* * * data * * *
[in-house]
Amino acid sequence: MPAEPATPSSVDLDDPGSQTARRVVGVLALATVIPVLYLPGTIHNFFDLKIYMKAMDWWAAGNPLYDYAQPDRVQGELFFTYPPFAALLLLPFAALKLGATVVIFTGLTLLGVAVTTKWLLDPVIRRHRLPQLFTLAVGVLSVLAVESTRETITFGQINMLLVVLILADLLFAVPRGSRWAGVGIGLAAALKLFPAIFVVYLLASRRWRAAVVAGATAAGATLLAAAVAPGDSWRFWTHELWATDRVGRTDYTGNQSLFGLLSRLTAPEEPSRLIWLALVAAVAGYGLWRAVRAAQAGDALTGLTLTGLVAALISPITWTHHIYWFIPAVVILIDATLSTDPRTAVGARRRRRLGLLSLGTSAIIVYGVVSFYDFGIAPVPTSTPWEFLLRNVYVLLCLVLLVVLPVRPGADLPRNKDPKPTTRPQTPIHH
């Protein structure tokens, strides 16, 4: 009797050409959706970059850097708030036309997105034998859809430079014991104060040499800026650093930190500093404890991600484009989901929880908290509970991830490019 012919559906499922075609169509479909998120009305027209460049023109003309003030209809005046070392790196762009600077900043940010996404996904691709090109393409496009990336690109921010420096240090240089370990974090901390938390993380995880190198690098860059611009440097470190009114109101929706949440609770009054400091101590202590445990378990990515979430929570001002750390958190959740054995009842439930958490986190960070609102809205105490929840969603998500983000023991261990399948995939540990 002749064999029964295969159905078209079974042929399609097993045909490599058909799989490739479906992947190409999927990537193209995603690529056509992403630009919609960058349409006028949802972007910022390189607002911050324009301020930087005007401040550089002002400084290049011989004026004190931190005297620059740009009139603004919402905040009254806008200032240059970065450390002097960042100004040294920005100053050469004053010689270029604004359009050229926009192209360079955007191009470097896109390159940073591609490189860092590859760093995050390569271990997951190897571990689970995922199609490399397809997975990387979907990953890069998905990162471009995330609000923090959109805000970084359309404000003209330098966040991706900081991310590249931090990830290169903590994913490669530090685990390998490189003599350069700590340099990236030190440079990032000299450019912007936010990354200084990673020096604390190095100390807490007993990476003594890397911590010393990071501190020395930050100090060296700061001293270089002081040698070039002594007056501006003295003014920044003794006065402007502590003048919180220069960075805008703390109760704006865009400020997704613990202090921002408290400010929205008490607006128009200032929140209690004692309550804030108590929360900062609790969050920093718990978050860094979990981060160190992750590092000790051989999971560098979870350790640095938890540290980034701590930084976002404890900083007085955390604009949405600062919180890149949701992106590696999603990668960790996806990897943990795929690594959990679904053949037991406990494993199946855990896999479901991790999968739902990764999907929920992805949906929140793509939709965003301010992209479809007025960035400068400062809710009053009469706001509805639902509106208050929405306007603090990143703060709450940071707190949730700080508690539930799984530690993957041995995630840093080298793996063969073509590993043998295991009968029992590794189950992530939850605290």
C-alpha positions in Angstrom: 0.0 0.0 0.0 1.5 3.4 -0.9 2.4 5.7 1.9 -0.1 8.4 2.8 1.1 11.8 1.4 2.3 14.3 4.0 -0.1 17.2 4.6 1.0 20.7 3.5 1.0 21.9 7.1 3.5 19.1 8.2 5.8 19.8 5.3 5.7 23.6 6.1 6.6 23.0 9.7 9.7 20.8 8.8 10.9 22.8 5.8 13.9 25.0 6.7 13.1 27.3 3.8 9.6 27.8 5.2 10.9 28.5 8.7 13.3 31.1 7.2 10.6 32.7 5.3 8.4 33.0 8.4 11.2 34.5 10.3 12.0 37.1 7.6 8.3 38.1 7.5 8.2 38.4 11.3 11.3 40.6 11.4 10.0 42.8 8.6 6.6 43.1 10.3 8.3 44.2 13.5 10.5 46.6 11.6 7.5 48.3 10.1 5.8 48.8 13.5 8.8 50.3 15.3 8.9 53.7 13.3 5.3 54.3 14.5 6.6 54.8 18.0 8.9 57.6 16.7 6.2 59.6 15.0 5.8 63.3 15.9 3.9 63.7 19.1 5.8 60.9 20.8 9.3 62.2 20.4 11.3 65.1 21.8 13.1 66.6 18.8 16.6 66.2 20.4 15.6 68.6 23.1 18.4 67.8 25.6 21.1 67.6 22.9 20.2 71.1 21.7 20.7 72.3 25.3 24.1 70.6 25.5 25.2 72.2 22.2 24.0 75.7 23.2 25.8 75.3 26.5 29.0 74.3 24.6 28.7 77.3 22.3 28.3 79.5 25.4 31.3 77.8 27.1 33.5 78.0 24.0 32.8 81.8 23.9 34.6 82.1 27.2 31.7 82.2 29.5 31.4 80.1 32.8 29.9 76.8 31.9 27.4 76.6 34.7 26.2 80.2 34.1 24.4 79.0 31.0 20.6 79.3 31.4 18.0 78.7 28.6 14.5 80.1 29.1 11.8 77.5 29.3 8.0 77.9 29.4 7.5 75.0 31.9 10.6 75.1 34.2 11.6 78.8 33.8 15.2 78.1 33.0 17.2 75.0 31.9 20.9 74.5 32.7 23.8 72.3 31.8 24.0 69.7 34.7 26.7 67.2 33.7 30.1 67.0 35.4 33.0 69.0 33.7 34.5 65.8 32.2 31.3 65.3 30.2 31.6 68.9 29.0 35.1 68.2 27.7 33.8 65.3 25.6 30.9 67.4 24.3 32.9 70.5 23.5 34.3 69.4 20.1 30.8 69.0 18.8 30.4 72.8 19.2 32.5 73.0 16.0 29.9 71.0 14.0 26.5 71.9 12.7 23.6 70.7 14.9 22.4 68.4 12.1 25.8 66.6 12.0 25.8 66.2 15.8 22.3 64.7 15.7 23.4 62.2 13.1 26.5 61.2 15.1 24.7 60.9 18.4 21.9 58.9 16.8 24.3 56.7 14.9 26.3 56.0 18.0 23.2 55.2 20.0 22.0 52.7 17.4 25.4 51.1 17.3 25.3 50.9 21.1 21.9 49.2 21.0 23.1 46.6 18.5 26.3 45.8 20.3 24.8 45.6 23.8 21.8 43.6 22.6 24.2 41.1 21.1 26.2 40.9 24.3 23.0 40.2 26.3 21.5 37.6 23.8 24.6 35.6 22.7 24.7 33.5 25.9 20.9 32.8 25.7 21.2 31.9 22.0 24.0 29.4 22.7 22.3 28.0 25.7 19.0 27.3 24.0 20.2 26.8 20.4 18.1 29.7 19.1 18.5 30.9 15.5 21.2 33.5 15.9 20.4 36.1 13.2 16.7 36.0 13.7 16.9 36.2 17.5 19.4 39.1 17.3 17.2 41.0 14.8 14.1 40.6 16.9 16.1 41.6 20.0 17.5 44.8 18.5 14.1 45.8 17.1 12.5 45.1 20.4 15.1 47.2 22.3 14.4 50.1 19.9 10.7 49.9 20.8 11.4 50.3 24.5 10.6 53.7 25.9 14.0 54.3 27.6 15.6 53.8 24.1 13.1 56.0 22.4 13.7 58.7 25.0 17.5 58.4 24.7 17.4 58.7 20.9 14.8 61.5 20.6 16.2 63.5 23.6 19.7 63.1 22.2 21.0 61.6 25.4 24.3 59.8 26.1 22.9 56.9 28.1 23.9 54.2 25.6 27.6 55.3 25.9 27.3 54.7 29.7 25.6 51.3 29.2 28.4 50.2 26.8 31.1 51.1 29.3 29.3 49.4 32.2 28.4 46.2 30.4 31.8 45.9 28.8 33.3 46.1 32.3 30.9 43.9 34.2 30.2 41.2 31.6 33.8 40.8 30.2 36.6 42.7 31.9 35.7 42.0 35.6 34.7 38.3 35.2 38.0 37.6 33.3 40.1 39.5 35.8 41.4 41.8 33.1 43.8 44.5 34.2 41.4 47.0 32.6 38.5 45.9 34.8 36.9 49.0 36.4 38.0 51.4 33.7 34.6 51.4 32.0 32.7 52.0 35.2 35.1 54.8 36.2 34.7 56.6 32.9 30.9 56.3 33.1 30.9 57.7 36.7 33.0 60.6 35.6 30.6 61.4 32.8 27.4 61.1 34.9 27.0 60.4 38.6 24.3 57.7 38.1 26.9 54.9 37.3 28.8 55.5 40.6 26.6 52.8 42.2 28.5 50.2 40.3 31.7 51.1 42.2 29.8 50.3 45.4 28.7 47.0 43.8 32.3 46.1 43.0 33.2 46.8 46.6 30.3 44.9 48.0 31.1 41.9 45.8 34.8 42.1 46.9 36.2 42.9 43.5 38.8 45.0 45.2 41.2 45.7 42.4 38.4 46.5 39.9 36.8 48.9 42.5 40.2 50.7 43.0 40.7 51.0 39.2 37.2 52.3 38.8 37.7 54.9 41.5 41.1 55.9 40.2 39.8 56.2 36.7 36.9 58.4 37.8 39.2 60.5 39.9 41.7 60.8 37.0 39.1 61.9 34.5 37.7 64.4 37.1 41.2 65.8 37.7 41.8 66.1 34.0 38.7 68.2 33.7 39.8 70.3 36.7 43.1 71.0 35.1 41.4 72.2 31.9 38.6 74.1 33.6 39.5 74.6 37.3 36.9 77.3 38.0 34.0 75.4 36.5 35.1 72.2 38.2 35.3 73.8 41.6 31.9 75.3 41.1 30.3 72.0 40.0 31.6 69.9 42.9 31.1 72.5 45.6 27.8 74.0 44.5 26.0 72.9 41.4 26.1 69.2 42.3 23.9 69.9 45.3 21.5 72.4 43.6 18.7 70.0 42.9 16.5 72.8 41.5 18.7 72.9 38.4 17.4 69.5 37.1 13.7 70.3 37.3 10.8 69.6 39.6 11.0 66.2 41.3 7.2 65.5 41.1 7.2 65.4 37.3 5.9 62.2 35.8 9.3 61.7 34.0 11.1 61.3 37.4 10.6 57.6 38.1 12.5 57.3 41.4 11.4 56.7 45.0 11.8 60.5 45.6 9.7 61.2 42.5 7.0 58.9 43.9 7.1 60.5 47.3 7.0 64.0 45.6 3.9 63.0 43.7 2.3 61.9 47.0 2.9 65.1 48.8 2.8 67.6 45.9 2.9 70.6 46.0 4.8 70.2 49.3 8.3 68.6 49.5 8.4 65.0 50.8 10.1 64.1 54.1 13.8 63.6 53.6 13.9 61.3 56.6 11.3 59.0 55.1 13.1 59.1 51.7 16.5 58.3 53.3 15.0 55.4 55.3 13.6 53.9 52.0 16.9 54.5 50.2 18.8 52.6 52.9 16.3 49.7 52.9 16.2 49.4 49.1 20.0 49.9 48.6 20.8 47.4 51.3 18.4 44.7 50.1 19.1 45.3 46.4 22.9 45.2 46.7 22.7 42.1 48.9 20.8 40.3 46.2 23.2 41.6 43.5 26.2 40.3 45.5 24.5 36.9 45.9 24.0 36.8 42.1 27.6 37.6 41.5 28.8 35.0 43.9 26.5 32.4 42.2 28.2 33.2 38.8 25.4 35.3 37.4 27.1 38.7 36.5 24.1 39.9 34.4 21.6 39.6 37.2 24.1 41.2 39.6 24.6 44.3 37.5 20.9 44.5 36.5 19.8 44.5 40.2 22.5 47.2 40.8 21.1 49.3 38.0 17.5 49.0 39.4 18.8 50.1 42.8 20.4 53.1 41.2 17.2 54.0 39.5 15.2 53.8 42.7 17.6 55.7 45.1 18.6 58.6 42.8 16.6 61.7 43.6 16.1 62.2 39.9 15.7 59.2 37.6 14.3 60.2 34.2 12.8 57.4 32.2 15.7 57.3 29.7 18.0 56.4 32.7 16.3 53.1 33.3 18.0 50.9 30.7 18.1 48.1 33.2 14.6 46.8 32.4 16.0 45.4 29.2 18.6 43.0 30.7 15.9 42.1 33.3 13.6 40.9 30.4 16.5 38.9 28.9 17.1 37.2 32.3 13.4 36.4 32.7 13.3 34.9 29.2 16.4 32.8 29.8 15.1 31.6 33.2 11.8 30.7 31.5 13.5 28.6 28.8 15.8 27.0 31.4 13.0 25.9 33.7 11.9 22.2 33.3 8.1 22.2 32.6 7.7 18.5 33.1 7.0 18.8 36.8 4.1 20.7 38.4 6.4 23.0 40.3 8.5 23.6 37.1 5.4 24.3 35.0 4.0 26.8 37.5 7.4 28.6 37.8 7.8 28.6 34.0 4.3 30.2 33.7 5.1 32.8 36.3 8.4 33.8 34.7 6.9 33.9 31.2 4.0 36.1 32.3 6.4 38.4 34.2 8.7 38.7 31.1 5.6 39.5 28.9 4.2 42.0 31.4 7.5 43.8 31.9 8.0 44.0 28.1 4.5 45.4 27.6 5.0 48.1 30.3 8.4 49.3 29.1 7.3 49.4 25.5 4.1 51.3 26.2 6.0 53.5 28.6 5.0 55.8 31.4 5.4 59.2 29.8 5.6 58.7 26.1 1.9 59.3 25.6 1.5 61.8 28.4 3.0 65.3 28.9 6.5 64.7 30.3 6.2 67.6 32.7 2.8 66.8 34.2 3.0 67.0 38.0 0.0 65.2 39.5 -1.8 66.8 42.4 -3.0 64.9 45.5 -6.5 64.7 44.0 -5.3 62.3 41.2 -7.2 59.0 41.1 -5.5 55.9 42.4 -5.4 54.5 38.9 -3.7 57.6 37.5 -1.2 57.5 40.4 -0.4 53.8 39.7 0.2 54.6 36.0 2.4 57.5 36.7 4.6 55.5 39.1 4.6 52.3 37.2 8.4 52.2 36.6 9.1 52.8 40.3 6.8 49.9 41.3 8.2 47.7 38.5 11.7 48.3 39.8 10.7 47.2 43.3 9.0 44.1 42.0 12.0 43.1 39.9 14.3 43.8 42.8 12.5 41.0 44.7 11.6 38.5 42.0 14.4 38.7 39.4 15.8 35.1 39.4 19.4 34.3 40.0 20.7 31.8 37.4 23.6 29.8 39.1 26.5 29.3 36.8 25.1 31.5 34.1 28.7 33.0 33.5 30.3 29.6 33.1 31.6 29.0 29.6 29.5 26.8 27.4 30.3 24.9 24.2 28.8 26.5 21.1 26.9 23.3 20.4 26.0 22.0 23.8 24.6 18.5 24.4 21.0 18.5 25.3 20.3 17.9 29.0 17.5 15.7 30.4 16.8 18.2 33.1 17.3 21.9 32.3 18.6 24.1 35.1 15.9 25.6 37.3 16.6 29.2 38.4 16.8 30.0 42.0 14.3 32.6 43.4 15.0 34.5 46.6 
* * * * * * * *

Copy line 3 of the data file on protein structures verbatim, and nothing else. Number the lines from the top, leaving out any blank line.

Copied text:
């Protein structure tokens, strides 16, 4: 009797050409959706970059850097708030036309997105034998859809430079014991104060040499800026650093930190500093404890991600484009989901929880908290509970991830490019 012919559906499922075609169509479909998120009305027209460049023109003309003030209809005046070392790196762009600077900043940010996404996904691709090109393409496009990336690109921010420096240090240089370990974090901390938390993380995880190198690098860059611009440097470190009114109101929706949440609770009054400091101590202590445990378990990515979430929570001002750390958190959740054995009842439930958490986190960070609102809205105490929840969603998500983000023991261990399948995939540990 002749064999029964295969159905078209079974042929399609097993045909490599058909799989490739479906992947190409999927990537193209995603690529056509992403630009919609960058349409006028949802972007910022390189607002911050324009301020930087005007401040550089002002400084290049011989004026004190931190005297620059740009009139603004919402905040009254806008200032240059970065450390002097960042100004040294920005100053050469004053010689270029604004359009050229926009192209360079955007191009470097896109390159940073591609490189860092590859760093995050390569271990997951190897571990689970995922199609490399397809997975990387979907990953890069998905990162471009995330609000923090959109805000970084359309404000003209330098966040991706900081991310590249931090990830290169903590994913490669530090685990390998490189003599350069700590340099990236030190440079990032000299450019912007936010990354200084990673020096604390190095100390807490007993990476003594890397911590010393990071501190020395930050100090060296700061001293270089002081040698070039002594007056501006003295003014920044003794006065402007502590003048919180220069960075805008703390109760704006865009400020997704613990202090921002408290400010929205008490607006128009200032929140209690004692309550804030108590929360900062609790969050920093718990978050860094979990981060160190992750590092000790051989999971560098979870350790640095938890540290980034701590930084976002404890900083007085955390604009949405600062919180890149949701992106590696999603990668960790996806990897943990795929690594959990679904053949037991406990494993199946855990896999479901991790999968739902990764999907929920992805949906929140793509939709965003301010992209479809007025960035400068400062809710009053009469706001509805639902509106208050929405306007603090990143703060709450940071707190949730700080508690539930799984530690993957041995995630840093080298793996063969073509590993043998295991009968029992590794189950992530939850605290």